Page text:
Buy to let lenders offer ‘golden goodbye’ discountsMake Text Bigger
Cash-strapped banks are offering to write off huge amounts to encourage landlords and property investors to remortgage to another lender.
Some banks are offering up to 25% of any mortgage debt as an incentive.
The banks are generally those that picked up bailout money from the UK and Irish taxpayers to ease their way through the credit crisis.
The latest reportedly making the offer is the desperately financially troubled Anglo Irish Bank (AIB) that received 30 billion Euros from the Irish government recently.
Other banks willing to make a ‘golden goodbye’ deal are said to include Bank of Scotland and the Royal Bank of Scotland. The Bank of Scotland has told the Financial Times that the lender does not have a policy to encourage customers.
Typical deals property people can negotiate with lenders include waiving early repayment charges or writing off any amount from 10% to 25% of a loan.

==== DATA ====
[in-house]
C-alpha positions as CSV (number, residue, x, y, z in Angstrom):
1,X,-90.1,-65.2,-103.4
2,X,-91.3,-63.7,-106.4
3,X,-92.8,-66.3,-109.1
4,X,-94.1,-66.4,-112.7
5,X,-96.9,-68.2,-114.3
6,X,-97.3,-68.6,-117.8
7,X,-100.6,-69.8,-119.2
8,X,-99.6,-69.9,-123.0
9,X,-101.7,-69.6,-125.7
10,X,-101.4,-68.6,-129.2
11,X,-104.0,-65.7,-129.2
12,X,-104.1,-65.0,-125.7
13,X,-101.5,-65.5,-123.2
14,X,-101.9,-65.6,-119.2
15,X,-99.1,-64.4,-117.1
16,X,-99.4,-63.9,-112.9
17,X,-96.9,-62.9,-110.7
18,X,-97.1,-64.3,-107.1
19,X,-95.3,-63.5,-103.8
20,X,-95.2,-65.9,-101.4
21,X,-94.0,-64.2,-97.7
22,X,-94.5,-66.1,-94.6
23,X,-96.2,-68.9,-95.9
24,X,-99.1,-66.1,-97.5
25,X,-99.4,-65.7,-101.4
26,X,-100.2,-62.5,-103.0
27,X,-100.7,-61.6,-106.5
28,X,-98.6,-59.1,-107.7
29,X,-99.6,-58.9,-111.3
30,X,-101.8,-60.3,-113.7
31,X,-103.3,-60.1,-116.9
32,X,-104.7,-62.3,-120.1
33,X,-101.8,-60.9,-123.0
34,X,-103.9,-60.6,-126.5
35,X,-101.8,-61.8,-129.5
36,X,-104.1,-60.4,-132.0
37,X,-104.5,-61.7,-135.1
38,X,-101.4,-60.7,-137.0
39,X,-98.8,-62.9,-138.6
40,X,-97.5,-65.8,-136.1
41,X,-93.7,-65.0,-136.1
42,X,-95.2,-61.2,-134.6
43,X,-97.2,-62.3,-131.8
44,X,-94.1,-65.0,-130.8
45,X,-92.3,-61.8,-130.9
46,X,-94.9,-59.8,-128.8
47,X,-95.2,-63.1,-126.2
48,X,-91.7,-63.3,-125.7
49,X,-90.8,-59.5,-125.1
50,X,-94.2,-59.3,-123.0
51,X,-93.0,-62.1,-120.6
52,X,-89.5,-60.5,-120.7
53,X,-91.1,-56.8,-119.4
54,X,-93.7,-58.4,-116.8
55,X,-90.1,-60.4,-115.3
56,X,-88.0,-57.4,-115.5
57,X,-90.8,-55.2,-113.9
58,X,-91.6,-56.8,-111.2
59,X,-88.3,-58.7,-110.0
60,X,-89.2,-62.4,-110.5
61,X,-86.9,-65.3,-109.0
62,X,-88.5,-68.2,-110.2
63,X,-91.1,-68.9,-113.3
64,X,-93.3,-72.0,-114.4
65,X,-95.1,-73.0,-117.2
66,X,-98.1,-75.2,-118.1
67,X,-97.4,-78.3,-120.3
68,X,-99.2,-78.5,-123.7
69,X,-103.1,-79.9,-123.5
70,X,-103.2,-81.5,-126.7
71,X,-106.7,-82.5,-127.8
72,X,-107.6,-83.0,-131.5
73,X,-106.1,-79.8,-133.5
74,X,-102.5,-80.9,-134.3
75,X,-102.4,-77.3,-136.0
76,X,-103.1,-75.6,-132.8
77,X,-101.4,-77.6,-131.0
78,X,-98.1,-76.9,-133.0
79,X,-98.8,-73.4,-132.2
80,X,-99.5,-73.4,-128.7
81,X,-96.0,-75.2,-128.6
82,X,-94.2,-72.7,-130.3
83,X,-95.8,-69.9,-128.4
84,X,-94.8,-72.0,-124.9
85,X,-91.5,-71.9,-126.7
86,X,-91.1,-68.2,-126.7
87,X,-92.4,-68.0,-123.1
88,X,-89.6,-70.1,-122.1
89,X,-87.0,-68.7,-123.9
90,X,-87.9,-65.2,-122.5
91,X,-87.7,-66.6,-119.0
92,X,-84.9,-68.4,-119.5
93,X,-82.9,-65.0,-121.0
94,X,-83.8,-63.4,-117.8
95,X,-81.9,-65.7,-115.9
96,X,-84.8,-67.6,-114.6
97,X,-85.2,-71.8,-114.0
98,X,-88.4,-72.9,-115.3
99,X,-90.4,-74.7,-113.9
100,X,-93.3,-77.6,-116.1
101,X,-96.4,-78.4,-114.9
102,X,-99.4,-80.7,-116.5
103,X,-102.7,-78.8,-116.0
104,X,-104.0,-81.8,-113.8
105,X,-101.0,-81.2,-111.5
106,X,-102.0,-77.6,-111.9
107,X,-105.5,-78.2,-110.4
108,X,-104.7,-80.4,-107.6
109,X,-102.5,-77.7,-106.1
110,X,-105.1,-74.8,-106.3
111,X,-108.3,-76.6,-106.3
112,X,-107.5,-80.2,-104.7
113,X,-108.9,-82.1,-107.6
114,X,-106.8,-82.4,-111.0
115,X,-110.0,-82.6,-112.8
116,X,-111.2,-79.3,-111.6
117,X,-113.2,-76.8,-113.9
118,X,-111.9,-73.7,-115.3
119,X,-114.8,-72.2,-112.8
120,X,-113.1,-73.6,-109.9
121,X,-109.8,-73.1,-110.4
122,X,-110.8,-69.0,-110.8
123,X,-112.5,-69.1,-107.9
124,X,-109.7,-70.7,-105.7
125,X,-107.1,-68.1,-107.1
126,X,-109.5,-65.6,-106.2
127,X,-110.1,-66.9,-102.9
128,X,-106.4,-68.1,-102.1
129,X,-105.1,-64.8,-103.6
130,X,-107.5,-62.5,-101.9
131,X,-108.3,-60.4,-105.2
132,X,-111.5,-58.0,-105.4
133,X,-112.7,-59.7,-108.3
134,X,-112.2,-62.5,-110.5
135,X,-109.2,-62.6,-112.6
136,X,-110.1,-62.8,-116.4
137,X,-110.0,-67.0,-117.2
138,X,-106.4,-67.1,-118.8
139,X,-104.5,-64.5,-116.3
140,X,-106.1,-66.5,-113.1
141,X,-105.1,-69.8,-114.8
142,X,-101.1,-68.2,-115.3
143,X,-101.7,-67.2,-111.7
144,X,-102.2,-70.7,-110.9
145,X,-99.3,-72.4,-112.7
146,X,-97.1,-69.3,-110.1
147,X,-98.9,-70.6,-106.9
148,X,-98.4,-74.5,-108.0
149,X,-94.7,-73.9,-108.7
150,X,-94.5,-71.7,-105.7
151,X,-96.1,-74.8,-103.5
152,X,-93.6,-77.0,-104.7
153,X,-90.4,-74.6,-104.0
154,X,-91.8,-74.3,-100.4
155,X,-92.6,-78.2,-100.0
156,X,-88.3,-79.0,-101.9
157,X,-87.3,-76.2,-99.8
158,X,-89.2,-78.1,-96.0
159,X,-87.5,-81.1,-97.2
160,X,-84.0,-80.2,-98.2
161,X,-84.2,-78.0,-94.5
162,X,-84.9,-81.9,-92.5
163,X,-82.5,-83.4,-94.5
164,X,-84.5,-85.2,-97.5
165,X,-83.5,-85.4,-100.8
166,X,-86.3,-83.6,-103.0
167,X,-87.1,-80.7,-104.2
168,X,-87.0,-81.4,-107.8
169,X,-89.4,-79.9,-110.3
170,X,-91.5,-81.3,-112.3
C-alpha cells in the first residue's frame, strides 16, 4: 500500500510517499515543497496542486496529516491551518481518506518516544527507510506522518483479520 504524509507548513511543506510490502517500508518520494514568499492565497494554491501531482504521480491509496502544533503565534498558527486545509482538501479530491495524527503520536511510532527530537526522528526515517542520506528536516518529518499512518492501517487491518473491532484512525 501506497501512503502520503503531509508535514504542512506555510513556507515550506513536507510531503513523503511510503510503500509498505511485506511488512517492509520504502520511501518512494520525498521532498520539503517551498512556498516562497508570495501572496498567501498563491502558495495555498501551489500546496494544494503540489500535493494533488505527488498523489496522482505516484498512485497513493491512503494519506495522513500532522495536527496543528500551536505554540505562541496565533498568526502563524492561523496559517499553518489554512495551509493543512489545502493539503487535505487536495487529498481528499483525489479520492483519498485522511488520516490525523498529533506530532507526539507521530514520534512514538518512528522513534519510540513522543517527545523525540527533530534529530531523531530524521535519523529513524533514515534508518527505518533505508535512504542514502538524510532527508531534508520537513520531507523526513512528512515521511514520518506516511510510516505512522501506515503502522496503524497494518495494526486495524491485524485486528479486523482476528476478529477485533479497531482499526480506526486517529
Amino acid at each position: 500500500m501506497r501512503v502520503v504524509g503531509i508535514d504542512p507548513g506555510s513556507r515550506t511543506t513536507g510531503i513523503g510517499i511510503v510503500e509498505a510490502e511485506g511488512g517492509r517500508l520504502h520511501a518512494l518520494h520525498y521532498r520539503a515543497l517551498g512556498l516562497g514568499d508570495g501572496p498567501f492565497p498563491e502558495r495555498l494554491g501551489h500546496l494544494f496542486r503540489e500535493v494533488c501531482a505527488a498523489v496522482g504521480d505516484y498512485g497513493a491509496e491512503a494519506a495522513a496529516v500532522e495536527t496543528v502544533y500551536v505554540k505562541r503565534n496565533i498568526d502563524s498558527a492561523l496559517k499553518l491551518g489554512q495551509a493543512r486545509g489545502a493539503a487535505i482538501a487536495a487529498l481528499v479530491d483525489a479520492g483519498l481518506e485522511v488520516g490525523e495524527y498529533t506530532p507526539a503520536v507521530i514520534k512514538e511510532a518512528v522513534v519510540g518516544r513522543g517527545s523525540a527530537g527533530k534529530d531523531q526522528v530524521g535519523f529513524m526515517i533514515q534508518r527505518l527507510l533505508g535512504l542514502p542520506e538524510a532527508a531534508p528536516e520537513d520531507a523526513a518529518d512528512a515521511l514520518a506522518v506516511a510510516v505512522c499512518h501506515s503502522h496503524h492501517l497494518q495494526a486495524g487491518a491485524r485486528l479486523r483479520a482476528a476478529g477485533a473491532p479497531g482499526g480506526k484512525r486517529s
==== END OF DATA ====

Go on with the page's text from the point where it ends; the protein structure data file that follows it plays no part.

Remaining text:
Inflation and fears of rising interest rates haunt property market
Many credit card and loan companies will accept similar offers on outstanding debts as well.
Last year, other mortgage lenders such as the now defunct Bradford and Bingley offered similar deals. The former bank was split between Santander and public ownership.
Customers offered loan discounts are often those with large portfolios exposing the banks to a higher financial risk.
Meanwhile, economists are predicting that interest rates will rise soon forcing more buy to let investors in to debt as mortgage repayments rise above rents received.
Last week, the Bank of England decided to peg rates at 0.5% but is coming under increasing pressure to tackle inflation that is expected to hit 4% or more by the spring – almost double the government’s inflation target for keeping the economy on track.
The fear is many tenants are already financially stretched with recent VAT and price increases and that they will start racking up rent arrears that will in turn mean landlords will not be able to pay buy to let mortgages.
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